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The brain already benefits from moderate physical activity, study shows: Brain regions with high oxygen demand show the largest effects

Even moderate physical activity has a positive effect on the brain. DZNE researchers led by Dr. Dr. Ahmad Aziz deduce this from examinations of 2,550 participants of the Bonn “Rhineland Study.” According to their findings, certain areas of the brain are larger in physically active individuals than in those who are less active. In particular, brain regions that have a relatively high oxygen demand benefit from this effect. The research results are published in Neurology®, the medical journal of the American Academy of Neurology.

Exercise keeps body and mind healthy — but little is known about exactly how and where physical activity affects our brains. “In previous research, the brain was usually considered as a whole,” says Fabienne Fox, neuroscientist and lead author of the current study. “Our goal was to take a more detailed look at the brain and find out which regions of the brain physical activity impacts most.”

Extensive Data from the Rhineland study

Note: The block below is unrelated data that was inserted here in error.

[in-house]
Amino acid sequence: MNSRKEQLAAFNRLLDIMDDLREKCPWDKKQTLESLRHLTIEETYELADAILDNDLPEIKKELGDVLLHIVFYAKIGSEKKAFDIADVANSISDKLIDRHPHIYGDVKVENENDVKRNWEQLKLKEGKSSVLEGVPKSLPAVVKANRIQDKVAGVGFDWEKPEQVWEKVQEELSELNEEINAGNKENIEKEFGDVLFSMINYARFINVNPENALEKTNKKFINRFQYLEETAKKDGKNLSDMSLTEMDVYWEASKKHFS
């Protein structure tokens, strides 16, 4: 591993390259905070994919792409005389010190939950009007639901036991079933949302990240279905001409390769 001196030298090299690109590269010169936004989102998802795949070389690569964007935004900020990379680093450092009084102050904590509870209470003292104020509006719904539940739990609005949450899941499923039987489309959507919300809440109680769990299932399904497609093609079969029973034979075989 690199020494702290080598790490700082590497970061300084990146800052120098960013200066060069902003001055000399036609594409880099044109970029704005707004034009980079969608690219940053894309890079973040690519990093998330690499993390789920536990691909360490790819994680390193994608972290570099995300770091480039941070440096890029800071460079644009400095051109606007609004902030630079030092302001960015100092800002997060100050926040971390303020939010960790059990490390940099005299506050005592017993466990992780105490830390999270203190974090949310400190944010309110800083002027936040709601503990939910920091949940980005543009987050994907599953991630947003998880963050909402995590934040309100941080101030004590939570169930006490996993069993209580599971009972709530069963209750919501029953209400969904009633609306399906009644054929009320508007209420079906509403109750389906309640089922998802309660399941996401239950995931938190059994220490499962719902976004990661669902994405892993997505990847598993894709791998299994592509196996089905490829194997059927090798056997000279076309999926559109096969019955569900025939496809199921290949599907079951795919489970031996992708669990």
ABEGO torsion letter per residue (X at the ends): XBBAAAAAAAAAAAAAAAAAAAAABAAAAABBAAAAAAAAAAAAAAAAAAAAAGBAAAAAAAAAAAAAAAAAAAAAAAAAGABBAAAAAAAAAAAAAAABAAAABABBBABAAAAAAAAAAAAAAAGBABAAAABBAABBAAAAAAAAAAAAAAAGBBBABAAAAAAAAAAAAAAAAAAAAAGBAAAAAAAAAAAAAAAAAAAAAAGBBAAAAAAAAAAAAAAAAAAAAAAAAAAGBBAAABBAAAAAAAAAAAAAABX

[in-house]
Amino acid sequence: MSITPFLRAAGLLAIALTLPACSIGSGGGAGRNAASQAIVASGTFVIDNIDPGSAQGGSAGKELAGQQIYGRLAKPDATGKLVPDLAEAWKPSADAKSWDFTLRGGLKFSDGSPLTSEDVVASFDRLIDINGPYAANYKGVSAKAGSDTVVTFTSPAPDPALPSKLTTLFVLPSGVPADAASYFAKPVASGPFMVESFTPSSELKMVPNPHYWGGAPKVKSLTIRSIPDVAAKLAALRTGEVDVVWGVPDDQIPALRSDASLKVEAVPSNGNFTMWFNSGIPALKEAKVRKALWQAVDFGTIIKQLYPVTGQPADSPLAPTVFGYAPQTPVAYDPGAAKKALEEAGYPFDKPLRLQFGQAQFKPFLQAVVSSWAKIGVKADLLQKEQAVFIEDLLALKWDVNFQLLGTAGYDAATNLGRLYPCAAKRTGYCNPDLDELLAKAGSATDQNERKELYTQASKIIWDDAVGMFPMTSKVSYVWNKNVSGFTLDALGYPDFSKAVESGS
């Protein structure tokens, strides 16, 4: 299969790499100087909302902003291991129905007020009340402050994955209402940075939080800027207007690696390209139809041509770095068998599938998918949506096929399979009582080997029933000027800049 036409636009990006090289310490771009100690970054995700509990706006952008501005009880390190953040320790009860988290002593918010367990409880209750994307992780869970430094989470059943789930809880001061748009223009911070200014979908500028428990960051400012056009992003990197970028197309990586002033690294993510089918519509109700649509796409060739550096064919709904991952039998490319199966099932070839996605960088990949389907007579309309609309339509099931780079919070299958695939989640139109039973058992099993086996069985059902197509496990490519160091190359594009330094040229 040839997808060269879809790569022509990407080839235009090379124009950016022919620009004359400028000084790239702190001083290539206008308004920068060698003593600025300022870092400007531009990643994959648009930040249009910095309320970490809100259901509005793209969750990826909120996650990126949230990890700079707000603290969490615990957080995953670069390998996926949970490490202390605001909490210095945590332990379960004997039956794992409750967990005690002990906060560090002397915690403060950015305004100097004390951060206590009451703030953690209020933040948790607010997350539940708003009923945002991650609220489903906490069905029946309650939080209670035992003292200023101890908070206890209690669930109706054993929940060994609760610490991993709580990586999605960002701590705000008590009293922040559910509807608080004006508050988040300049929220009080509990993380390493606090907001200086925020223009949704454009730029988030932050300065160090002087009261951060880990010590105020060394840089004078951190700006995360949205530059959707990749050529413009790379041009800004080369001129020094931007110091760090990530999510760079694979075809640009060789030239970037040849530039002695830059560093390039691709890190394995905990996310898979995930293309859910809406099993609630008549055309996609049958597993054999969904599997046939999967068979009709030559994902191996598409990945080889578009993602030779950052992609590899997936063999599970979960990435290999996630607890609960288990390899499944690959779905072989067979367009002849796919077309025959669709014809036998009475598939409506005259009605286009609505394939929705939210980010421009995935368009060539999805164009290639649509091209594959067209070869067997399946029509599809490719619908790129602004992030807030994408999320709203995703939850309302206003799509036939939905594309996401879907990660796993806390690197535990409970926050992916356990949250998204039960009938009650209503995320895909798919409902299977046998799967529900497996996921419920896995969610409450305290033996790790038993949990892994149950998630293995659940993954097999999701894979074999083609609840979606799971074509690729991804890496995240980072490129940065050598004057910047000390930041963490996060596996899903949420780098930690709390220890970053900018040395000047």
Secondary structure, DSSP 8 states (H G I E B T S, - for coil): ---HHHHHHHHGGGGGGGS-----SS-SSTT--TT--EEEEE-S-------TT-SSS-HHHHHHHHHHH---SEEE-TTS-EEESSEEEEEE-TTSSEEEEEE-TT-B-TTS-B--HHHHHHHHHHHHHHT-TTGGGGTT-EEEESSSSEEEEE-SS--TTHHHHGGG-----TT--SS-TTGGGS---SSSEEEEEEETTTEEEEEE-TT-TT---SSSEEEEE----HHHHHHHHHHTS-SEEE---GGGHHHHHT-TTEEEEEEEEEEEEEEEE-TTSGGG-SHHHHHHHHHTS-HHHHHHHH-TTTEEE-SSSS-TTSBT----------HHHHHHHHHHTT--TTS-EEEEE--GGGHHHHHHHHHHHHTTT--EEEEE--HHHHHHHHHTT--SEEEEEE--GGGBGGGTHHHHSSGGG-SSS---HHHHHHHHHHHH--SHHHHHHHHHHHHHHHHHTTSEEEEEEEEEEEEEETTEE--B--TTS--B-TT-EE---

For their research, Fox and colleagues used data from the Rhineland Study, a large-scale population-based study conducted by DZNE in the Bonn city area. Specifically, they analyzed physical activity data from 2,550 volunteers aged 30 to 94 years, as well as brain images obtained by magnetic resonance imaging (MRI). To sample physical activity, the study participants wore an accelerometer on their upper thigh for seven days. The MRI scans provided information particularly on brain volume and thickness of the cortex.

The More Active, the Greater the Effects

“We were able to show that physical activity had a noticeable effect on almost all brain regions investigated. Generally, we can say that the higher and more intense the physical activity, the larger the brain regions were, either with regard to volume or cortical thickness,” Fabienne Fox summarizes the research results. “In particular, we observed this in the hippocampus, which is considered the control center of memory. Larger brain volumes provide better protection against neurodegeneration than smaller ones.” However, the dimensions of the brain regions do not increase linearly with physical activity. The research team found the largest, almost sudden volume increase when comparing inactive and only moderately physically active study participants — this was particularly evident in older individuals over the age of 70.

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